“Buildings with a lot of offices will say there’s too many deliveries coming in, and we’re getting pushback,” Kamali said. “Here’s a way we can reduce the traffic, the number of bikes and couriers, and the amount of interaction security services have to have with these folks.”
Kamali is no stranger to the ins and outs of the restaurant industry. His Hospitality House, a consortium of hospitality-based services, has developed or consulted on food and beverage strategy for Moxy Hotels, Related Companies’ Equinox Holdings, the Gramercy Park Hotel, and 30 Park Place, among others.
Kitchclub started delivering food this past April, and the company’s client list currently includes Stellar Management, The RealReal, WeWork, and the corporate offices of Equinox to start.
“We utilize catering platforms to be able to find distribution, and we also seek out native sales through our sales team,” said Kamali, who is currently focusing on expanding the business throughout the tri-state area, and hopes to eventually raise capital or develop strategic partnerships that would allow him to expand the company further.
According to Kamali, Kitchclub has had its greatest success so far with law firms, private equity firms and hedge funds — companies where employees are more likely to work through lunch. Kamali said that the response to Kitchclub has been especially strong in the areas just outside of New York City, while he believes that the city itself has had fewer potential customers so far.
“In New Jersey, Connecticut, and Long Island, there has been an overwhelming response,” Kamali said. “Because they’re [thinking], I can get city-quality food brought to our door, and not at a retail cost. So, that — especially when they have larger offices — is very important to them. There aren’t many offices that have 250-plus folks back in the office in New York City, so our target audience in the city is the 50- to 100-person team or office. Right now, that’s who we’ve had the most success with.” The company’s minimum for delivery is 15, though.
Kitchclub hopes for an eventual expansion not just geographically, but by business line as well.
“What’s more important to me than geography is relationships with different verticals,” said Kamali. “There will be three foundations to the business. Schools and universities. Health services — i.e. hospitals and doctor’s offices, medical life science offices and laboratories — because those folks, to a large extent, don’t have the benefit of being able to race out for lunch and enjoy a meal outside, so this gives them a great variety and allows them to also remain healthy. And offices.”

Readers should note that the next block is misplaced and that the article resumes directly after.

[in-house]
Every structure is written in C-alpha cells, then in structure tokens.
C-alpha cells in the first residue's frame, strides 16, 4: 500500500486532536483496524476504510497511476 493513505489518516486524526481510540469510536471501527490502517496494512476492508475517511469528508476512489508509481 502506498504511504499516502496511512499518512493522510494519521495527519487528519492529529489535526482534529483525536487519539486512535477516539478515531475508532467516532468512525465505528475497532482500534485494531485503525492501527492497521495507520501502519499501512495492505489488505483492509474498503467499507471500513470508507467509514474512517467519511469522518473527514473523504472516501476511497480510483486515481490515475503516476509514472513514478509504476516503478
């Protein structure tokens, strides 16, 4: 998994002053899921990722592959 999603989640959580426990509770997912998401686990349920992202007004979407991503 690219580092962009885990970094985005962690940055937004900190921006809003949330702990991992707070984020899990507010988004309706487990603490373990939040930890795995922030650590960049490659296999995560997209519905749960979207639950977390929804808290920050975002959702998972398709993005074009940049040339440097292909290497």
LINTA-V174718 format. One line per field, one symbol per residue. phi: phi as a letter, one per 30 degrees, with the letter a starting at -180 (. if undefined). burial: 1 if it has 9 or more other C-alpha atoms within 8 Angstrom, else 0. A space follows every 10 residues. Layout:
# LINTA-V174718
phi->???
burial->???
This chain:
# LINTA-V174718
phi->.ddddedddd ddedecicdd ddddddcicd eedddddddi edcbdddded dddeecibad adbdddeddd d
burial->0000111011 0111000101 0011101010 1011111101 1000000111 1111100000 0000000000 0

Kamali is also exploring franchise partnerships, where Kitchclub would be a brand’s exclusive delivery partner, and said he’s currently in negotiation with seven different brands. With franchisees, he would also open Kitchclub to home delivery.
While all of this leads to affordable meals, there is also a belief that this sort of delivery is a particular COVID-era benefit for offices and other institutions, in that it could make employees less reluctant to return to the office.
“Food has become an integral part of what attracts people back to work,” said Kitchclub co-founder and CEO Carolyn Vahey. “The convenience of what they’re able to access, especially when you’re talking about offices that might be opening before local food and beverage establishments open back up, [allows us to] provide them with every option they could possibly want.”
And, as Zuul’s Patel notes, food-related amenities were already in growing demand pre-COVID. The pandemic has provided yet another reason for companies to consider the service.
“To have food easily accessible is something that a lot of landlords were thinking about prior to COVID. But, now, it’s much more of a necessity when you’re dependent on getting people into the building,” said Patel. “The fact that landlords can opt into this, turn it on, and activate their building in less than two weeks makes this a very simple amenity for them to roll out, and they ultimately start to see the conversion across their tenant base. Ultimately, what their goal is — and our goal as well — is helping people get back into the building safely, and feeling like it’s an even more elevated experience than before.”
Given all this, Kamali said he believes that once people start returning to offices in larger numbers, bulk food delivery services like Kitchclub have the potential to become not just a widely used amenity, but an essential health and safety offering.
“I do think that come September, it’s going to become overwhelming. Imagine it’s 12 o’clock, and you have an entire building emptying out to go back outside and then waiting in line,” Kamali said. “And, now that folks will have less days in the office, we think that they’re going to be more compelled to eat in the office, given that they want to be able to interact with their coworkers.”